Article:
National Credential
Credential: Broadband TelecomCenter Specialist (BTCS)  GI Bill resource
Credentialing Agency: Society of Cable Telecommunications Engineers (SCTE)

The Society of Cable Telecommunications Engineers (SCTE), Broadband TelecomCenter Specialist (BTCS) certification is for individuals with knowledge in maintenance and troubleshooting of the inside plant facilities and of advanced entertainment, data and voice networks within the headend. Candidates must have a minimum of six to eight years of experience in cable television headend operations. Candidates must also pass a written exam.

More information can be found on the certifying agency's website.

Renewal Period: 3 years

Broadband TelecomCenter Specialist (BTCS)

The following Army Occupations provide training and/or experience that contributes to attaining this credential:

Personnel Category Occupation Occupation Type Related As Promotion Points Skill Level Star Proponent Funded Gap Analysis
Enlisted 1C Satellite Systems/Network Coordinator ASI other          
Enlisted 25C Radio Operator-Maintainer MOS other          
Enlisted 25L Cable Systems Installer-Maintainer MOS most  Promotion Points: This certification has been approved for promotion points. Click for more information. III      
Enlisted 25P Microwave Systems Operator-Maintainer MOS other          
Enlisted 25S Satellite Communications Systems Operator-Maintainer MOS other          
Warrant Officer 255N Network Management Technician WOMOS some        
Warrant Officer 255Z Senior Network Operations Technician WOMOS most        

Army Table Legend


Related As

The military occupations shown in this table are related to this credential in one of four ways: Most, Some, or Other.

Most: This credential is directly related to most of the major duties associated with the military occupation (at least 80%). Note that the credential may require additional education, training or experience before you are eligible for it.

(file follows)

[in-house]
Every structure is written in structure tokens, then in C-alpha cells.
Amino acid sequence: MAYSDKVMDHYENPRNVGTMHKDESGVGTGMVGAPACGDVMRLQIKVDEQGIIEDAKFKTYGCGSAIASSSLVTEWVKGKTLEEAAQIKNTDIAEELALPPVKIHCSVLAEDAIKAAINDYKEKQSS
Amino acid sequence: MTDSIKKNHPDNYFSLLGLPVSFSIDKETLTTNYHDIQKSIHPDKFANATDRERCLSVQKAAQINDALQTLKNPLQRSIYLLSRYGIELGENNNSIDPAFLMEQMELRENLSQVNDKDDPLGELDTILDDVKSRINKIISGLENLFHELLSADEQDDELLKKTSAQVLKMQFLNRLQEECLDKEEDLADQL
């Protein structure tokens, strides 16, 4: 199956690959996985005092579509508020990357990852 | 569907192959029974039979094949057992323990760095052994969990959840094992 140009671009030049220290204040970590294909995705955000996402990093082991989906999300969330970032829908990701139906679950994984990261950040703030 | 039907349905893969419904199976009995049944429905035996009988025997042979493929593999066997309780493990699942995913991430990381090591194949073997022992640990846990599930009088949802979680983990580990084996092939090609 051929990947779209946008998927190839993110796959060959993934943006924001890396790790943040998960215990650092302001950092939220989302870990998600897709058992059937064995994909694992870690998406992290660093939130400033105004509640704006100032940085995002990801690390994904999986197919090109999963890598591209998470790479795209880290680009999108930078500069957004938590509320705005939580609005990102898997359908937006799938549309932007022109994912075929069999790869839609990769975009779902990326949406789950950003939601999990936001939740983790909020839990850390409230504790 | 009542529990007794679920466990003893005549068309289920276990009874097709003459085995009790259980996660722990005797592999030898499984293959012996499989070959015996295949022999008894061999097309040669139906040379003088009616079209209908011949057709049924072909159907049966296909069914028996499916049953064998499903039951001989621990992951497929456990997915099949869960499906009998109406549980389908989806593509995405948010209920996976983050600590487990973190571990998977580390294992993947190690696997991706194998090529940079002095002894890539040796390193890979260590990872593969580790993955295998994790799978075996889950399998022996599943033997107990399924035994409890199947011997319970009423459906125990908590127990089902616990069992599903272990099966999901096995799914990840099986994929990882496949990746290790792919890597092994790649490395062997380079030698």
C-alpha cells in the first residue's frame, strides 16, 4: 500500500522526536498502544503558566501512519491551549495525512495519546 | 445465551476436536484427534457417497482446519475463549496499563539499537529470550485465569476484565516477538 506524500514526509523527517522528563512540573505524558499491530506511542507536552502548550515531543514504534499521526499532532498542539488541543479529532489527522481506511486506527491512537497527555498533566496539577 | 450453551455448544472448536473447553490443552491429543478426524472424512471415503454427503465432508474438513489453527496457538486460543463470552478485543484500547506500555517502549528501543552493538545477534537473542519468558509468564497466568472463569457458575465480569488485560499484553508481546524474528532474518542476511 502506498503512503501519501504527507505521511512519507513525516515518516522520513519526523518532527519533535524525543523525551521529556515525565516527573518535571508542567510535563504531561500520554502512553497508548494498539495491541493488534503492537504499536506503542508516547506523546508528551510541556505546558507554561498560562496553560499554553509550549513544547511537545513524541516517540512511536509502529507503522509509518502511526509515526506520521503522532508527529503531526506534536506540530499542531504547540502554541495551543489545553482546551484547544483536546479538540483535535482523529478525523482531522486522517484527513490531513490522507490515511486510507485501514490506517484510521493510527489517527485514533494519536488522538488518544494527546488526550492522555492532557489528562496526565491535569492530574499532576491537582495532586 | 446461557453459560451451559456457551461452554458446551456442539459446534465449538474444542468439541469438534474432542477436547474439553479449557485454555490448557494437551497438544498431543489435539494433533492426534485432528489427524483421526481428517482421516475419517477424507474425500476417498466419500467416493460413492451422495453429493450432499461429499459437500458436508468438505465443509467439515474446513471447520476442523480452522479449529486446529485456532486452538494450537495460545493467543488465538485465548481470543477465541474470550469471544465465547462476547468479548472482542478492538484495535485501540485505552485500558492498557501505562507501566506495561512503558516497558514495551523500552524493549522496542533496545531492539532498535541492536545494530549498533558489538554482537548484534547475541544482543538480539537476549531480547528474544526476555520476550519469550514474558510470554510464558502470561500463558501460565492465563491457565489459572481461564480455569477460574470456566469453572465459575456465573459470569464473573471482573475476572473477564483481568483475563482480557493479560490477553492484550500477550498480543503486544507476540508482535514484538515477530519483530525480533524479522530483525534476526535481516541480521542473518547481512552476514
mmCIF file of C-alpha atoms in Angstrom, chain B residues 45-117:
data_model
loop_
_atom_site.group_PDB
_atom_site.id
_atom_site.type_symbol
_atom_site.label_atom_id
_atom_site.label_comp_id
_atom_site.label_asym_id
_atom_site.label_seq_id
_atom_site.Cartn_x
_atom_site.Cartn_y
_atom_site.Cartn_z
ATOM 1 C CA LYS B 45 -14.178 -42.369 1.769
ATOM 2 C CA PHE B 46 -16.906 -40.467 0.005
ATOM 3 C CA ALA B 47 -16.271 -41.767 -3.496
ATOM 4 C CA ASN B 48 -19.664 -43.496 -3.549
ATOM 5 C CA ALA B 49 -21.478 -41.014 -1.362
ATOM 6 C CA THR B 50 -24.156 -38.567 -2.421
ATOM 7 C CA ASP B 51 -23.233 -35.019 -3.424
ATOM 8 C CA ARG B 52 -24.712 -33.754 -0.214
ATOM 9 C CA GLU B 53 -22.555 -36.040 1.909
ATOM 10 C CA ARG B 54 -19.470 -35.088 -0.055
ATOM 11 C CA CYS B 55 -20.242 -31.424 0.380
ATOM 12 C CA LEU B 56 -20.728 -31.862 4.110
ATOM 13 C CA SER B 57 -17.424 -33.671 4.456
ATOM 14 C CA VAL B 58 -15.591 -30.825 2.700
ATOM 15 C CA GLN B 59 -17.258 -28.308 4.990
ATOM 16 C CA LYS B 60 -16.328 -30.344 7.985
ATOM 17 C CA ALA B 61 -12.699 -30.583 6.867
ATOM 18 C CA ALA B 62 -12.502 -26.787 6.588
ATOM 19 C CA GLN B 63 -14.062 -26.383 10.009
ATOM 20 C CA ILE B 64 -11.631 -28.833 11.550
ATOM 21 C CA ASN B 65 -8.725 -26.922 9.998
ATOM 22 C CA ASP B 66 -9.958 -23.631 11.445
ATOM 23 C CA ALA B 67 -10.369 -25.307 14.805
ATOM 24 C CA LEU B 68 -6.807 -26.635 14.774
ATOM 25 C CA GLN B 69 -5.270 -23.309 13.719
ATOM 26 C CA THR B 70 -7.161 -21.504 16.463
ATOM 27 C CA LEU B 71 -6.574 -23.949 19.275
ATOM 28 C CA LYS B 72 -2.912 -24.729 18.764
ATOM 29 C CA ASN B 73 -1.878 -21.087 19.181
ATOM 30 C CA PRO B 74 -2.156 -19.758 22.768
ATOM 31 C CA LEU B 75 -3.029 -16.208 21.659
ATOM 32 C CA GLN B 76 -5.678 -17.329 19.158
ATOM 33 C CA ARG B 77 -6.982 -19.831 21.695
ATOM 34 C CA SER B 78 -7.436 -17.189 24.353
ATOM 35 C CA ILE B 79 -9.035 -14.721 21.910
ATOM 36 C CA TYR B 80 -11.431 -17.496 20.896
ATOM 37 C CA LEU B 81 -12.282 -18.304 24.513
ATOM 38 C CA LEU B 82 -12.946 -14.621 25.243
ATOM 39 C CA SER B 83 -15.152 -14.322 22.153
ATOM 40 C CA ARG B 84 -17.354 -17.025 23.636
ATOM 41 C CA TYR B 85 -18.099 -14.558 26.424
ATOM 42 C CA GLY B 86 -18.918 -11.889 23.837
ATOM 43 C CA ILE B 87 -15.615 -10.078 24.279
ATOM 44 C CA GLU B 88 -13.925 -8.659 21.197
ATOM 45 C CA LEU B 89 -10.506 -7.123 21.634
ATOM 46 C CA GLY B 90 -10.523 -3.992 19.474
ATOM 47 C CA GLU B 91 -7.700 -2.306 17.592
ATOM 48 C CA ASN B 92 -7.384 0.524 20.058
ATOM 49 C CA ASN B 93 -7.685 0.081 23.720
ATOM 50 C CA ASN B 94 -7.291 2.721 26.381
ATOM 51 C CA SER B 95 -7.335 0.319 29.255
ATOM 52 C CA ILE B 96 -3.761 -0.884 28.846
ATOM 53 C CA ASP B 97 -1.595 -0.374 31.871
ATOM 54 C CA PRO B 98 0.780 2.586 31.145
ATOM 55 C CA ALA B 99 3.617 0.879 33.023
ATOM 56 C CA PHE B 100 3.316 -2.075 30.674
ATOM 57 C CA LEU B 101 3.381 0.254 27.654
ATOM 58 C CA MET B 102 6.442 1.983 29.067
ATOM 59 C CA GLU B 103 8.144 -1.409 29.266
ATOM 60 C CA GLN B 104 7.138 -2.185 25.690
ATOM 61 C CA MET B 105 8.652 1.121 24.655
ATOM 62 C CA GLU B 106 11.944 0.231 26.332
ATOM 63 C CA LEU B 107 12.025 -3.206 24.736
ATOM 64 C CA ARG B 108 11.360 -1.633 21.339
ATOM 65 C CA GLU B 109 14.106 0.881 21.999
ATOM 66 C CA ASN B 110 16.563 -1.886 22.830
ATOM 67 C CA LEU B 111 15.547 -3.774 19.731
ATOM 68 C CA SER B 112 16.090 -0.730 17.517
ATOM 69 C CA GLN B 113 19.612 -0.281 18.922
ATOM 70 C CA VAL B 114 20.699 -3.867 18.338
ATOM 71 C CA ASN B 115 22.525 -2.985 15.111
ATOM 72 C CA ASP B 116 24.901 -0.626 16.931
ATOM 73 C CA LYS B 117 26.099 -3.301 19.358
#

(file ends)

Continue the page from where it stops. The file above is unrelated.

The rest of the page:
Some: This credential is related to some tasks associated with the duties of the military occupation (related 80% to at least one or more critical tasks but less than 80% of all of the entire military occupation). Note that the credential may require additional education, training or experience before you are eligible for it.

Other: This credential is related to this military occupation, but is more advanced or specialized and therefore will likely require additional education, training, or experience.

Promotion Points Promotion Points icon

This credential has been approved for promotion points for this MOS towards promotion to Sergeant and Staff Sergeant. Clicking the Promotion Points icon will open a link to the promotion points fact sheet.

Skill Level Designation

Skill Level I: This skill level consists of all Soldiers in the ranks of Private (pay grade E-1) up to Specialist (pay grade E-4). Time in Service (TIS) is generally between initial entry and four Years of Service (YOS). This skill level is Entry-level positions requiring performance of tasks under direct supervision.

Institutional training:

  • Structured Self-Development (SSD) level I
  • Basic Leader Course (BLC)

Skill Level II: This skill level is obtained when promoted to Sergeant (paygrade E-5). TIS is generally between 4-8 YOS. Positions requiring performance of more difficult tasks under general supervision; and in some instances, involving supervision of Soldiers in SL1.

Institutional training: